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Illustration by Emilio Rivera III.

Net Pirates' Next Target
Freeloading downloaders take on Hollywood

Not Everyone is Amused:
A gossipy Hong Kong website irks the bigwigs
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Walk into any one of dozens of Hong Kong shops today and for about $2.50, you can buy a picture-perfect digital video disk featuring Kevin Spacey losing his dignity and more in American Beauty. It is an illegal copy, of course, but if you can bear the moral price, buying the movie is as cheap as renting it. Much to the chagrin of the film industry, pirated flicks proliferate in Asia. But if film-makers think they have a problem now, they haven't seen anything yet. Movie piracy is set to explode, thanks to the Internet. Using file-sharing programs that allow users to swap data, just about anyone can nab blockbusters like The Matrix and Gladiator for free - anyone, that is, with enough patience and bandwidth to download the 600-megabyte files.

Movie trading today is the growing underground trend that music trading was a year ago or so. Napster, the controversial application that allows users to swap music files, went into business in May 1999 and became an overnight sensation with college kids and other hipsters. Today, it has more than 20 million users — enough to scare the recording industry into trying to get the courts to shut down Napster (a decision is expected in October). The phenomenon looks set to repeat itself in the video realm, enabled by new technologies. In the past few months hackers have come up with programs that make copying movies easier. And Napster cousins like Gnutella, Hotline and Scour, which allow any kind of file to be shared - not just music - have opened the doors for widespread video distribution. Asia, with its entrenched piracy tradition, will have a field day. "It's going to be huge in Asia, once broadband penetration increases and it gets to the point where downloading a movie file is as easy as downloading a music file," says Matthew McGarvey, an analyst with International Data Corp.

Mind you, it's certainly not that easy yet. You can queue for days for a top movie on a file-sharing network. Saving the flick to your PC will take several hours more — assuming your connection isn't broken.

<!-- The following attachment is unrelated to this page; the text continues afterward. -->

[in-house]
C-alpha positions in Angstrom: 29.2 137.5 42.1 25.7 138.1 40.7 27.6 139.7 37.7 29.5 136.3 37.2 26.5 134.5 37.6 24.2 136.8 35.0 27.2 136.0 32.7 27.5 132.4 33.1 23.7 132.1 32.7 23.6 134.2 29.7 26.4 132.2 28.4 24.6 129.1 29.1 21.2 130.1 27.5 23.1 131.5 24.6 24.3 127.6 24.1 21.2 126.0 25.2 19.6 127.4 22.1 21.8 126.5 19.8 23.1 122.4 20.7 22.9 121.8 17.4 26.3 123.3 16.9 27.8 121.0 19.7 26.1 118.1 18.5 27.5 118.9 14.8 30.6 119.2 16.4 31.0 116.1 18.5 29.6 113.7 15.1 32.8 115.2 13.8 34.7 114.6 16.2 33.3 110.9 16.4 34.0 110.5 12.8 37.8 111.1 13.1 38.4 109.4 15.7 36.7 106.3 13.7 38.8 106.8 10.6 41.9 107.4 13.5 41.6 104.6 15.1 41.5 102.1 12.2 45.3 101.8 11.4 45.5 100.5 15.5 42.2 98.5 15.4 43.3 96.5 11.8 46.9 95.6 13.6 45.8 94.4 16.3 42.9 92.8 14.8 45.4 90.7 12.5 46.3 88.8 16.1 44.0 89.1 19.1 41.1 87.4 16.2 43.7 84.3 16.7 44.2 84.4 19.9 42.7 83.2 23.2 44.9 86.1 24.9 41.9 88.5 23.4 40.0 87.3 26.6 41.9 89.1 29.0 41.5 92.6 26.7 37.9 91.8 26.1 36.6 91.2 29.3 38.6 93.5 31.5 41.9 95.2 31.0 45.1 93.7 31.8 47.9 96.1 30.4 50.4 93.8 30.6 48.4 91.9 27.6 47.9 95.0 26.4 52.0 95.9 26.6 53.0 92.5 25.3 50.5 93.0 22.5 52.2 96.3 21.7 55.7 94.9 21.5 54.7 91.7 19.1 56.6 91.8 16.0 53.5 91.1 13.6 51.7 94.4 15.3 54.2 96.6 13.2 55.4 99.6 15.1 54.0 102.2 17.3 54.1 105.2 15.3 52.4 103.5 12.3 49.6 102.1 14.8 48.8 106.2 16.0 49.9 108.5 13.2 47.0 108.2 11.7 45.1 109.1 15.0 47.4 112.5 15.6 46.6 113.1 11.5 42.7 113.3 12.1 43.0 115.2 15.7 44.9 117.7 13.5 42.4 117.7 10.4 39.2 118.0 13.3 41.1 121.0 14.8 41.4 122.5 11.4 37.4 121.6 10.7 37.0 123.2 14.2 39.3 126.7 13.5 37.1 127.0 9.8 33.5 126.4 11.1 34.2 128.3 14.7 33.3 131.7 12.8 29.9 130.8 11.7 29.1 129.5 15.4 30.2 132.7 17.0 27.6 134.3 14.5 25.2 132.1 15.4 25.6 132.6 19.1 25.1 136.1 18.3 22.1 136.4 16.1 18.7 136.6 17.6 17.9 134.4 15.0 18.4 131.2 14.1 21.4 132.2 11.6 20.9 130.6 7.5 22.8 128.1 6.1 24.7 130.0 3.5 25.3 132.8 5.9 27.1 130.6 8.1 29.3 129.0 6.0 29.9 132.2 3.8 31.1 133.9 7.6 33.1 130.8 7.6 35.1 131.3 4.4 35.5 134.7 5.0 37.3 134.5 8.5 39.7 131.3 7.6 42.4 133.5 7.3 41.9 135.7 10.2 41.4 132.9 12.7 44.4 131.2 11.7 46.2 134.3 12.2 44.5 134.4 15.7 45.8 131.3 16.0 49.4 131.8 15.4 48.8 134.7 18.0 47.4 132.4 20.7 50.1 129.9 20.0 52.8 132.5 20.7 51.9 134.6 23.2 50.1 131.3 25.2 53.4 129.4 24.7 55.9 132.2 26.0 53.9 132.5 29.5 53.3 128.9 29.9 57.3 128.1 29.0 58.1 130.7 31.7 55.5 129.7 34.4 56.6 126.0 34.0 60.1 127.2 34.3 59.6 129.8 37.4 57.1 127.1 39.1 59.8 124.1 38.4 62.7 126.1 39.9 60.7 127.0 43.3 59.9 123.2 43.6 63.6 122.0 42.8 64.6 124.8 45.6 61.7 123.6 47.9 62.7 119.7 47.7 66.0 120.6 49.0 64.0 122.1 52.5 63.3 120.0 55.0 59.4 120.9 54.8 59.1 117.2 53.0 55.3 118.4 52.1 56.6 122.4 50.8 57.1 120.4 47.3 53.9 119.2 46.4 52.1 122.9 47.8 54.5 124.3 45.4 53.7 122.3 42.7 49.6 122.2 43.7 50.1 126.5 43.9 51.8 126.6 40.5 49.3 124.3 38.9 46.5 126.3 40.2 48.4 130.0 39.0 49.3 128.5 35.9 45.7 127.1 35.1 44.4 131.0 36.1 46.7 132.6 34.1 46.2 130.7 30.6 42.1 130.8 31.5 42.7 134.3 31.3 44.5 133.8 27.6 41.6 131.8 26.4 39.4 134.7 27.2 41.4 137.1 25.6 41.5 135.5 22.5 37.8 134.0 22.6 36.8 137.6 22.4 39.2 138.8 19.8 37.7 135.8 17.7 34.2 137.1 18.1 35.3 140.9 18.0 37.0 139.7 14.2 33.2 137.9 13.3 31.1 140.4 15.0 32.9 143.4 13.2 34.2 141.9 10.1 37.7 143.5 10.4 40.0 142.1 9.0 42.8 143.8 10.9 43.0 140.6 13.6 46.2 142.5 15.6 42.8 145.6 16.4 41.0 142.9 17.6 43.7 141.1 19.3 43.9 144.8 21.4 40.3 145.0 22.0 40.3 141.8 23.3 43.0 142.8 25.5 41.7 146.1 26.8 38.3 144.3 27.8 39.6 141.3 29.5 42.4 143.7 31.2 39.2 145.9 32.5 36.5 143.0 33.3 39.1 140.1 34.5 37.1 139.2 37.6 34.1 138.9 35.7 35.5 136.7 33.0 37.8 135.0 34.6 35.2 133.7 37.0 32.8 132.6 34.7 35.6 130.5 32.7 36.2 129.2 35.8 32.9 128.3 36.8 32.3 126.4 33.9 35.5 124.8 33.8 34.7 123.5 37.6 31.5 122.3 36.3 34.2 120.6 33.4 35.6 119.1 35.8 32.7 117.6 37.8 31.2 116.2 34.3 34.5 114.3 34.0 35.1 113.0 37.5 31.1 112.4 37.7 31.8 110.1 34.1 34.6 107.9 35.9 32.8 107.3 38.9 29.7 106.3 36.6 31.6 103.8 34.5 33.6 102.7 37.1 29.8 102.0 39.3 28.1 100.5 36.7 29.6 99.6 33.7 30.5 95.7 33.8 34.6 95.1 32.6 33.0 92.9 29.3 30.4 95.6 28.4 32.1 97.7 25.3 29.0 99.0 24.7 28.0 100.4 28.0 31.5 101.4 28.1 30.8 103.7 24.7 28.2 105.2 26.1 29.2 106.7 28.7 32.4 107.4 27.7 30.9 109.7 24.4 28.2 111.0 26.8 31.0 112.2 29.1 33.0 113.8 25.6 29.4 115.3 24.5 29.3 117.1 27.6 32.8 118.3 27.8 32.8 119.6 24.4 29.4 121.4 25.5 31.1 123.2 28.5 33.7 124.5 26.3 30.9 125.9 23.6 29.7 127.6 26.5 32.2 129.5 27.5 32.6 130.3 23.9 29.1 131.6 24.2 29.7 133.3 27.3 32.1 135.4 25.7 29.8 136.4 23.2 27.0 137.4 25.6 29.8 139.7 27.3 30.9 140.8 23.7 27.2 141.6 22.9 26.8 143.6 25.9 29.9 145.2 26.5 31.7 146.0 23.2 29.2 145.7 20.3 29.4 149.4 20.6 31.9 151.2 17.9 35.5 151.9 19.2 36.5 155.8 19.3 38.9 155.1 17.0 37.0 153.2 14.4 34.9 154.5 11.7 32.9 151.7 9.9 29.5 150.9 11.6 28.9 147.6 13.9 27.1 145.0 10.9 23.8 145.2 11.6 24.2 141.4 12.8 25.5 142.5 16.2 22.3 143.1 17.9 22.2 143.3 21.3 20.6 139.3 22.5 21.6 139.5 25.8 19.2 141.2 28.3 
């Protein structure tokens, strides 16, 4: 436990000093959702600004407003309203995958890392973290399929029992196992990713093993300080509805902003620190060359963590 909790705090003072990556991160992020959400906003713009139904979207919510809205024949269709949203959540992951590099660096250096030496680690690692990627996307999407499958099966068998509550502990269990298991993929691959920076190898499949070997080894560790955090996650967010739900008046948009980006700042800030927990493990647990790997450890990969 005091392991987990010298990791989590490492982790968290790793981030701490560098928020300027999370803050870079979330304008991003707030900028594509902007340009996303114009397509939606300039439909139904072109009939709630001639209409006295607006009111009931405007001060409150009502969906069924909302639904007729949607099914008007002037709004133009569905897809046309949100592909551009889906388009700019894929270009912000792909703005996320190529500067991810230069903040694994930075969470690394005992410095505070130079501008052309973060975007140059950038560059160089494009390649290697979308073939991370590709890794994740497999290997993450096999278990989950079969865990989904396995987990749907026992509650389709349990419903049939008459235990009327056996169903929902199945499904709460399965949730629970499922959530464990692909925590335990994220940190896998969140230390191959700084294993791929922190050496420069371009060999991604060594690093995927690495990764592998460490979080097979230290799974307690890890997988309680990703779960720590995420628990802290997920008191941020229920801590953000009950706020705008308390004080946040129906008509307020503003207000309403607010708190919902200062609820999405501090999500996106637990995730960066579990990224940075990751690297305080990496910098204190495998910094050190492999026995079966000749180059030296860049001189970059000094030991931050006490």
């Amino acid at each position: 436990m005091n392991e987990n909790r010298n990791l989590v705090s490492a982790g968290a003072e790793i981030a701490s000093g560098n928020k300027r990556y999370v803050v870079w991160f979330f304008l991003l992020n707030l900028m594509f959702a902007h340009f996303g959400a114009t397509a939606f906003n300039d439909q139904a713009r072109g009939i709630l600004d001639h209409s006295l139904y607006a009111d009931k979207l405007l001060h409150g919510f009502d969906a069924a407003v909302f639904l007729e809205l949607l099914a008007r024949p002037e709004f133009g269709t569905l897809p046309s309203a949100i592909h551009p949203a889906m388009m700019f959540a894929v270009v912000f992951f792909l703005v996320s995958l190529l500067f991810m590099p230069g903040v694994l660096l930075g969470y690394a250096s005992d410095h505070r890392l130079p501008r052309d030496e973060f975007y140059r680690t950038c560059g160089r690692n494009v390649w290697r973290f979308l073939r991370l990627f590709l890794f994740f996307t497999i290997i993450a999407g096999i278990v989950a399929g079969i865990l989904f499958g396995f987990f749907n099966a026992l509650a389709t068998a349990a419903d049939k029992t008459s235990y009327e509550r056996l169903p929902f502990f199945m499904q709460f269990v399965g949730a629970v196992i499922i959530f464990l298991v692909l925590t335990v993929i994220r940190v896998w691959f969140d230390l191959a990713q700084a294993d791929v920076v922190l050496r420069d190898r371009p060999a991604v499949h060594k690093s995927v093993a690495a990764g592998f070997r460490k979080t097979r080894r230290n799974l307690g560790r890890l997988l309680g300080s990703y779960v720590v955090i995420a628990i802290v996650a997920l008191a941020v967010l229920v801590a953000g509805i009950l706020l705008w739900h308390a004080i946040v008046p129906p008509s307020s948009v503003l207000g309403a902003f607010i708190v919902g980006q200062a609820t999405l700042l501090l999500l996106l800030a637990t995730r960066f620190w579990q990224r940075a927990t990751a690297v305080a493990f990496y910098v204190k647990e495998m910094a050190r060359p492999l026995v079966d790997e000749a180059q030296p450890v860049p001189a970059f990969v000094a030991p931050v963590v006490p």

The fact that movie files can be traded at all is due in part to a program called DeCSS, which was developed by a Norwegian teenager so he could play DVD movies on a computer running the Linux operating system. The program also just happens to unscramble a disk's embedded encryption code so that the file can be copied to a computer hard-drive. The other breakthrough for pirates was DivX, Microsoft's compression software that was hacked by a French programmer who posted it on the Internet. DivX can squeeze 5 GB movie files down to 600 MB - small enough to fit on a CD. There are some 300 copies of the program on the Net.

Hollywood, understandably, is sweating. The Motion Picture Association of America has won a suit forcing, a hacker site that had posted the DeCSS program, to remove it. The MPAA, along with the recording industry, is also suing Scour. Investors have run scared and Scour has had to lay off two-thirds of its staff. But those victories are small. DeCSS is still available all over the Internet. And plenty of other file-sharing networks remain. They will be nearly impossible to police because they use no centralized servers and in some cases, never even identify the users.

"The record and movie companies will have to work really hard on coming up with encryption codes that can't be cracked," says McGarvey. Current codes only last about a year before hackers crack them. In the long run, however, the industry will have to come up with a way to make money while embracing the technological changes that have taken place.

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